But Jesus rebuked him, saying, “Be quiet, and come out of him!” And when the demon had thrown him in their midst, it came out of him and did not hurt him. Then they were all amazed and spoke among themselves, saying, “What a word this is! For with authority and power He commands the unclean spirits, and they come out.” (Luke 4:35–36 NKJV)

Reading that, we might think, “Oh, it’s just another demon being cast out. What does that have to do with me?” Well, what if we put ourselves in the place of that poor, nameless man? He had been overtaken by a force he couldn’t control and couldn’t free himself from. His behavioral choices had been taken from him, and there was nothing he could do about it. The most powerful agencies around him offered no help. Priests had the power to relegate him to social isolation. The Pharisees had the power to condemn him for whatever sins they thought he might have committed in order for that curse to befall him. The Roman government had the power to lock him up if his behaviors got too intolerable. But no one had the authority to tell that denizen from hell to leave his body, to free his mind, and to give him his life back. But then Jesus showed up. And when He did, the authority above every authority took over. 

Human Authority Fails ~
We’ve got some demons that have possessed far too much of this country. There are people who have lost control and on their own, they are powerless to stop doing the violent and hateful things they’re doing. There are thousands of religious authorities in every state in the union, and apparently, they have been powerless to help. There are thousands of government authorities that seem to have no answerauthority.3 other than to blame the color of someone’s skin or to print more money. There are psychological authorities that can attach a diagnosis but offer no cure. There are elite academic authorities who can publish impressive looking journals with multi-syllable words that offer no solution. We need the same authority that helpless man in Luke’s story needed. We need Jesus to show up. But that begins with us surrendering our authority to Him.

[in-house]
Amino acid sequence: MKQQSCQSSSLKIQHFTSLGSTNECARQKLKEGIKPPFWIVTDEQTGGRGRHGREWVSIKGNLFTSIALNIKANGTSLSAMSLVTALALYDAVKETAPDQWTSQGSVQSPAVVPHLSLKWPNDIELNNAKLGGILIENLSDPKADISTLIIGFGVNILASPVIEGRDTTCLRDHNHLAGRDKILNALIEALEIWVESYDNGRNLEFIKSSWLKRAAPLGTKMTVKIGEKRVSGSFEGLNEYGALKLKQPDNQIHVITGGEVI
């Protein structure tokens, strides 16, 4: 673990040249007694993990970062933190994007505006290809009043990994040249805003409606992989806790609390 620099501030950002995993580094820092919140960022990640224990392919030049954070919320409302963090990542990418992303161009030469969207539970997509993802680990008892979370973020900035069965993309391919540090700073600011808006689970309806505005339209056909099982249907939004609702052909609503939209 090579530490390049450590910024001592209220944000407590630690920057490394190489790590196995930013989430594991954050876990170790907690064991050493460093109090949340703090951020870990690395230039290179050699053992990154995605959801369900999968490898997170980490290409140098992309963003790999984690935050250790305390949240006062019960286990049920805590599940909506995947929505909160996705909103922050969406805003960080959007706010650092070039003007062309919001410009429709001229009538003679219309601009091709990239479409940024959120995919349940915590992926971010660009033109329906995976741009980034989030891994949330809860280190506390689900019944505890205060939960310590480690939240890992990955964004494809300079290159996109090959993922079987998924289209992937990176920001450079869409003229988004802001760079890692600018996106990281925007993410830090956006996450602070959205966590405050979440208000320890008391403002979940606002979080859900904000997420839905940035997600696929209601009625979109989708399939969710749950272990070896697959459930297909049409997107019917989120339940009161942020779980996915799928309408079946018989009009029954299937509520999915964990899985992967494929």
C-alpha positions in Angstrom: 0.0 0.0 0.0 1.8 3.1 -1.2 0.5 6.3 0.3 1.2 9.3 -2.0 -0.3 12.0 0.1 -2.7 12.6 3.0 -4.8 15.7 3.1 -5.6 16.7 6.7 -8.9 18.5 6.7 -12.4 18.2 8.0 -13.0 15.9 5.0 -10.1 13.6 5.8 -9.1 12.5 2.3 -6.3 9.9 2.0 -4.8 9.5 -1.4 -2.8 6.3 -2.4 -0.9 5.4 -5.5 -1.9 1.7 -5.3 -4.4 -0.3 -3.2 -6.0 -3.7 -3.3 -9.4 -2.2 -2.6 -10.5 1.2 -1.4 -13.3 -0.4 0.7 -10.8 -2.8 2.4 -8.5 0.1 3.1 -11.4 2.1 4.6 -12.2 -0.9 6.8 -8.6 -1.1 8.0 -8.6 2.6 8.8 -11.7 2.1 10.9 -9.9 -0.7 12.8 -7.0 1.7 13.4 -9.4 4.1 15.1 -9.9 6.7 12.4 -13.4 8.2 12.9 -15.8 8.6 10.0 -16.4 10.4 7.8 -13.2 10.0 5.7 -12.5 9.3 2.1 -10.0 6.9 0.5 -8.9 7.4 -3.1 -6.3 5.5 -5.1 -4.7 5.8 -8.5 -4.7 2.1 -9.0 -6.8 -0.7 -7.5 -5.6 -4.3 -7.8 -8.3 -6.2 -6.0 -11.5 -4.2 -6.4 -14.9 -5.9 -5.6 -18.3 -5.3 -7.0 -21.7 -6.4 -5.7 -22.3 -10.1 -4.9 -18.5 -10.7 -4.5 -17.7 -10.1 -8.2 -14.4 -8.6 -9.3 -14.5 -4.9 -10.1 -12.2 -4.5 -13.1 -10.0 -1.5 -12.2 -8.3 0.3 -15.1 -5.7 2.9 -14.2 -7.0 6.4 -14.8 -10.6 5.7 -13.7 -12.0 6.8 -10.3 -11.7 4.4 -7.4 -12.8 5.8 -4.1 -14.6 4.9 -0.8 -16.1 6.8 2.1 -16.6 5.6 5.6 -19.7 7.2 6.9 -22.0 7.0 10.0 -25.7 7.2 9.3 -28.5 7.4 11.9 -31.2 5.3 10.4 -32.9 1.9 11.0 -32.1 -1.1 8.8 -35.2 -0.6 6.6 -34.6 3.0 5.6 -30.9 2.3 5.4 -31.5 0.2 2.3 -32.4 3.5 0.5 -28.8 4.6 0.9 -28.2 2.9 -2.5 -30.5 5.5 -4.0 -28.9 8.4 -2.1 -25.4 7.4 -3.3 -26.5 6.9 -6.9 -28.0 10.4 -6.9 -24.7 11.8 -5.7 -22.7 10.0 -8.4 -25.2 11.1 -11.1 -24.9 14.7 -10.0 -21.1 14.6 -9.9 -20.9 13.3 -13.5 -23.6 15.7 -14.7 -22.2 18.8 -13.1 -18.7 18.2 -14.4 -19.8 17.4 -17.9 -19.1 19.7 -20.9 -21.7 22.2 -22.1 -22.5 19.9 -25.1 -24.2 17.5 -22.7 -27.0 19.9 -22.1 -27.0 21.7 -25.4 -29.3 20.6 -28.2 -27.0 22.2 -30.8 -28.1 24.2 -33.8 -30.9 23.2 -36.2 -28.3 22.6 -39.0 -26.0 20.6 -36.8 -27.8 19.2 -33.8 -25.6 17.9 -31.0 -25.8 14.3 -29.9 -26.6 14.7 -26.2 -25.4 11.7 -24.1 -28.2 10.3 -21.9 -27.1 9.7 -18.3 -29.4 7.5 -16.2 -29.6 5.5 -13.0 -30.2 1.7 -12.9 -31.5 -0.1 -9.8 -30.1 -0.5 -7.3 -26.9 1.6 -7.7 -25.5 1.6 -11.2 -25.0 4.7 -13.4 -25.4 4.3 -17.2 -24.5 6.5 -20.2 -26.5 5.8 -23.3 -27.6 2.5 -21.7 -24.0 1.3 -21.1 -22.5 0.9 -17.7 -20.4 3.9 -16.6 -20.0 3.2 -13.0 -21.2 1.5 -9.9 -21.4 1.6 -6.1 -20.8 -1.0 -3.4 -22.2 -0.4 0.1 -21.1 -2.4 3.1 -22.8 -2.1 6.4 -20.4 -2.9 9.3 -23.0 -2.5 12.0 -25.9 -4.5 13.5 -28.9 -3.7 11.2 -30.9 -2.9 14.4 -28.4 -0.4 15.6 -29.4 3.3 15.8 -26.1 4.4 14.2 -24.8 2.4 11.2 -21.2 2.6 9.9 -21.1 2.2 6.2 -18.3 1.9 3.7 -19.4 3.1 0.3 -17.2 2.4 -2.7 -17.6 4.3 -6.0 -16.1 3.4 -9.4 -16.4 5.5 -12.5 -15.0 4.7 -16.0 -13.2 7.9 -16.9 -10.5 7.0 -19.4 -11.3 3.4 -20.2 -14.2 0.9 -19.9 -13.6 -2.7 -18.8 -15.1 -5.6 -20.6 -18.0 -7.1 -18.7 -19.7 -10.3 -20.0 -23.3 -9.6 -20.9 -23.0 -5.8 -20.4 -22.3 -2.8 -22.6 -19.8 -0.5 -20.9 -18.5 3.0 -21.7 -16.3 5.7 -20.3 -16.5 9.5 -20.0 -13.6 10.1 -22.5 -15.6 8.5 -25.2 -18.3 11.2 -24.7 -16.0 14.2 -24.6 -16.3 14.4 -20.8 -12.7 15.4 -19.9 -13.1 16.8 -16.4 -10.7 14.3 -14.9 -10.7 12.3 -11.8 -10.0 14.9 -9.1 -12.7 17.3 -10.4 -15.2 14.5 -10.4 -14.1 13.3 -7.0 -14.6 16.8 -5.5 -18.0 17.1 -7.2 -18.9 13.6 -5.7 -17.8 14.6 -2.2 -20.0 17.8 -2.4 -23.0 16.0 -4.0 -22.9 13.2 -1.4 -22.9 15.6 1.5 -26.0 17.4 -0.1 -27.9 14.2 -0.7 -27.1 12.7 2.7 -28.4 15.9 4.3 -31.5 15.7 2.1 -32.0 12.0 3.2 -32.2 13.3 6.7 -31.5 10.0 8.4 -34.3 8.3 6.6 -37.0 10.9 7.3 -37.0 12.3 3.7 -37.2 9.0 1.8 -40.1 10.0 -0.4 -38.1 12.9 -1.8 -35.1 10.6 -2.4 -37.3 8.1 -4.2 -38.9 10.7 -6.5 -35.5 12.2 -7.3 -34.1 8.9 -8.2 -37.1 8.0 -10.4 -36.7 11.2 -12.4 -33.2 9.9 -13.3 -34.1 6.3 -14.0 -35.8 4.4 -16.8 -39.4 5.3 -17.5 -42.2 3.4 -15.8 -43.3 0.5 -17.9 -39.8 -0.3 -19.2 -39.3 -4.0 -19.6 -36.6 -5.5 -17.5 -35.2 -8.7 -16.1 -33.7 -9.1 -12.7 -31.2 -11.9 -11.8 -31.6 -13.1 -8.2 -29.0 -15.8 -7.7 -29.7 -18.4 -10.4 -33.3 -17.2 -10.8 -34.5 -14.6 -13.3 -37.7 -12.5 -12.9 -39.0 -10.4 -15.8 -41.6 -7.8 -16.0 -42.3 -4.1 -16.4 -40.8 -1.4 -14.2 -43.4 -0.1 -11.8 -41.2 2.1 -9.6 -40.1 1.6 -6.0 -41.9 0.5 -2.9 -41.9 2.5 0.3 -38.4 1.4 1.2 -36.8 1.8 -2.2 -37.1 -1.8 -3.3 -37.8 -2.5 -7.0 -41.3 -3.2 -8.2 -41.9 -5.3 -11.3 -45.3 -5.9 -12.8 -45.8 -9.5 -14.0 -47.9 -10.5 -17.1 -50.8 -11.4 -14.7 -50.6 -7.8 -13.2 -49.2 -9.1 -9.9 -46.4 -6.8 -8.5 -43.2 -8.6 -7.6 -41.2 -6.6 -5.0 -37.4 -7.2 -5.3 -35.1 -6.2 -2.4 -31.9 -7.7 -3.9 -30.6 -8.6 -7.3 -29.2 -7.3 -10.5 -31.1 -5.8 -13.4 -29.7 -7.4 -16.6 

Surrendering to Jesus sounds radical, but I love the way the Hebrew language handled the word for authority. It evokes the picture of a person placed underneath, and thus protected by, a large, powerful arm or hand. I want the kind of authority over me that can banish whatever hell might send my way. I want to know that the One with authority over everything I am, and everything I own, loves me. I want to be surrendered to the One who once gave up everything He had in order to set me free from the things I couldn’t control. 

Some people have given up and declare that we’re too far gone and there’s nothing that can be done. I’m going to borrow my friend’s words and ask, “Oh yeah? Says Who?” The answer to the prophets of doom and gloom is that there is One with the kind of authority that can restore peace and prosperity to this nation and it isn’t a political party or any iconic leader. Our personal trust in Jesus Christ and a renewed submission to His authority are where national transformation begins. Our individual response to Jesus’ call to follow Him can be a stepping stone to deliverance and freedom for all of us. May our expectations always be in harmony with His power and our hope in concert with His heart.


“TWEETABLES” ~ Click to tweet and share from the pull quotes below.  Each one links directly back to this article through Twitter . . .

    • “Jesus called on those who heard Him to surrender everything to Him, and some of the things He instructed His hearers to do not only conflicted with human nature, they sounded impossible to do. God’s  behavioral bar is set beyond the reach of any of us.” @GallaghersPen (Click here to Tweet)